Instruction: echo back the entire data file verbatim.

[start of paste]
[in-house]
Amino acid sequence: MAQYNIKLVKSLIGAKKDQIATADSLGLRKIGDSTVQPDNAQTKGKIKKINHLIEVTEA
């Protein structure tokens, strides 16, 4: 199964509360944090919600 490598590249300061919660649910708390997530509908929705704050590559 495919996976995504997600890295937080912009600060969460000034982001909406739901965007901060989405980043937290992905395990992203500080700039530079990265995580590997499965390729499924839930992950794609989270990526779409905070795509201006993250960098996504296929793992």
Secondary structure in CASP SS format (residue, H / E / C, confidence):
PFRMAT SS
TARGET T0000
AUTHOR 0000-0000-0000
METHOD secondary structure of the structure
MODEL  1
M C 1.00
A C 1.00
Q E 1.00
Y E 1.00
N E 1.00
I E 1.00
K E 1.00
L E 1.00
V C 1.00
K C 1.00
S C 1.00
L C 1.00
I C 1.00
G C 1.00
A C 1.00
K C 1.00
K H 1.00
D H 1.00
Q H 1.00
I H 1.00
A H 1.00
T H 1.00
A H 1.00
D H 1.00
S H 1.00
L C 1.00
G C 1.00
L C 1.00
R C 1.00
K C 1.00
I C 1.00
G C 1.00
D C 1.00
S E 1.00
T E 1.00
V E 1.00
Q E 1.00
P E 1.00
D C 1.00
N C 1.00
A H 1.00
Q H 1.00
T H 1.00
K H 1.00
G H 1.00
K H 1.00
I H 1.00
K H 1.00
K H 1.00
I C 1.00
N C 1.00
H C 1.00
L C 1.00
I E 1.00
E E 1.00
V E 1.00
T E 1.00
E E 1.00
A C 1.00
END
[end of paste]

[in-house]
Amino acid sequence: MAQYNIKLVKSLIGAKKDQIATADSLGLRKIGDSTVQPDNAQTKGKIKKINHLIEVTEA
């Protein structure tokens, strides 16, 4: 199964509360944090919600 490598590249300061919660649910708390997530509908929705704050590559 495919996976995504997600890295937080912009600060969460000034982001909406739901965007901060989405980043937290992905395990992203500080700039530079990265995580590997499965390729499924839930992950794609989270990526779409905070795509201006993250960098996504296929793992």
Secondary structure in CASP SS format (residue, H / E / C, confidence):
PFRMAT SS
TARGET T0000
AUTHOR 0000-0000-0000
METHOD secondary structure of the structure
MODEL  1
M C 1.00
A C 1.00
Q E 1.00
Y E 1.00
N E 1.00
I E 1.00
K E 1.00
L E 1.00
V C 1.00
K C 1.00
S C 1.00
L C 1.00
I C 1.00
G C 1.00
A C 1.00
K C 1.00
K H 1.00
D H 1.00
Q H 1.00
I H 1.00
A H 1.00
T H 1.00
A H 1.00
D H 1.00
S H 1.00
L C 1.00
G C 1.00
L C 1.00
R C 1.00
K C 1.00
I C 1.00
G C 1.00
D C 1.00
S E 1.00
T E 1.00
V E 1.00
Q E 1.00
P E 1.00
D C 1.00
N C 1.00
A H 1.00
Q H 1.00
T H 1.00
K H 1.00
G H 1.00
K H 1.00
I H 1.00
K H 1.00
K H 1.00
I C 1.00
N C 1.00
H C 1.00
L C 1.00
I E 1.00
E E 1.00
V E 1.00
T E 1.00
E E 1.00
A C 1.00
END